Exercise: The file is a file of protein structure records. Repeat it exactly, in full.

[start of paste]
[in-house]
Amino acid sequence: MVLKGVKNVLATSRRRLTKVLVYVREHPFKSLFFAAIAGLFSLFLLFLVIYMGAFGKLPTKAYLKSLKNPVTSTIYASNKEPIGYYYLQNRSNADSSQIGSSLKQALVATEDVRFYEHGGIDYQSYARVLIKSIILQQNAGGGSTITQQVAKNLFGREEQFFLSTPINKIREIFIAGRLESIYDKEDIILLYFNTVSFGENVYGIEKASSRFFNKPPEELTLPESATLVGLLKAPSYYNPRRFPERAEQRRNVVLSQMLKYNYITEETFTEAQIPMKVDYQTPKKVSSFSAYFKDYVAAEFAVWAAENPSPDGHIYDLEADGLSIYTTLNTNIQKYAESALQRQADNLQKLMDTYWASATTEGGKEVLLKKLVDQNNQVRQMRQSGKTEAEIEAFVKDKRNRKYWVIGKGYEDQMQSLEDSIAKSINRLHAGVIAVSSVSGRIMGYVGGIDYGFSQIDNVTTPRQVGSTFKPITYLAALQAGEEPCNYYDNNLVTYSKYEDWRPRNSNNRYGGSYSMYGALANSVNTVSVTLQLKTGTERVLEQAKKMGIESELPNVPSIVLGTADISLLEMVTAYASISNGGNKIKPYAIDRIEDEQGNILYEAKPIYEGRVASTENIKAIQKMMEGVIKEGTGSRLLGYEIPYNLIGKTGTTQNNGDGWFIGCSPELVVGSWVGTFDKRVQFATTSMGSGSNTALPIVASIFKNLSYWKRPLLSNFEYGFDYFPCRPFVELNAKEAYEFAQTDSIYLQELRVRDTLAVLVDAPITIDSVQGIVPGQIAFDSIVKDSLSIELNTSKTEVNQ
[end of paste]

[in-house]
Amino acid sequence: MVLKGVKNVLATSRRRLTKVLVYVREHPFKSLFFAAIAGLFSLFLLFLVIYMGAFGKLPTKAYLKSLKNPVTSTIYASNKEPIGYYYLQNRSNADSSQIGSSLKQALVATEDVRFYEHGGIDYQSYARVLIKSIILQQNAGGGSTITQQVAKNLFGREEQFFLSTPINKIREIFIAGRLESIYDKEDIILLYFNTVSFGENVYGIEKASSRFFNKPPEELTLPESATLVGLLKAPSYYNPRRFPERAEQRRNVVLSQMLKYNYITEETFTEAQIPMKVDYQTPKKVSSFSAYFKDYVAAEFAVWAAENPSPDGHIYDLEADGLSIYTTLNTNIQKYAESALQRQADNLQKLMDTYWASATTEGGKEVLLKKLVDQNNQVRQMRQSGKTEAEIEAFVKDKRNRKYWVIGKGYEDQMQSLEDSIAKSINRLHAGVIAVSSVSGRIMGYVGGIDYGFSQIDNVTTPRQVGSTFKPITYLAALQAGEEPCNYYDNNLVTYSKYEDWRPRNSNNRYGGSYSMYGALANSVNTVSVTLQLKTGTERVLEQAKKMGIESELPNVPSIVLGTADISLLEMVTAYASISNGGNKIKPYAIDRIEDEQGNILYEAKPIYEGRVASTENIKAIQKMMEGVIKEGTGSRLLGYEIPYNLIGKTGTTQNNGDGWFIGCSPELVVGSWVGTFDKRVQFATTSMGSGSNTALPIVASIFKNLSYWKRPLLSNFEYGFDYFPCRPFVELNAKEAYEFAQTDSIYLQELRVRDTLAVLVDAPITIDSVQGIVPGQIAFDSIVKDSLSIELNTSKTEVNQ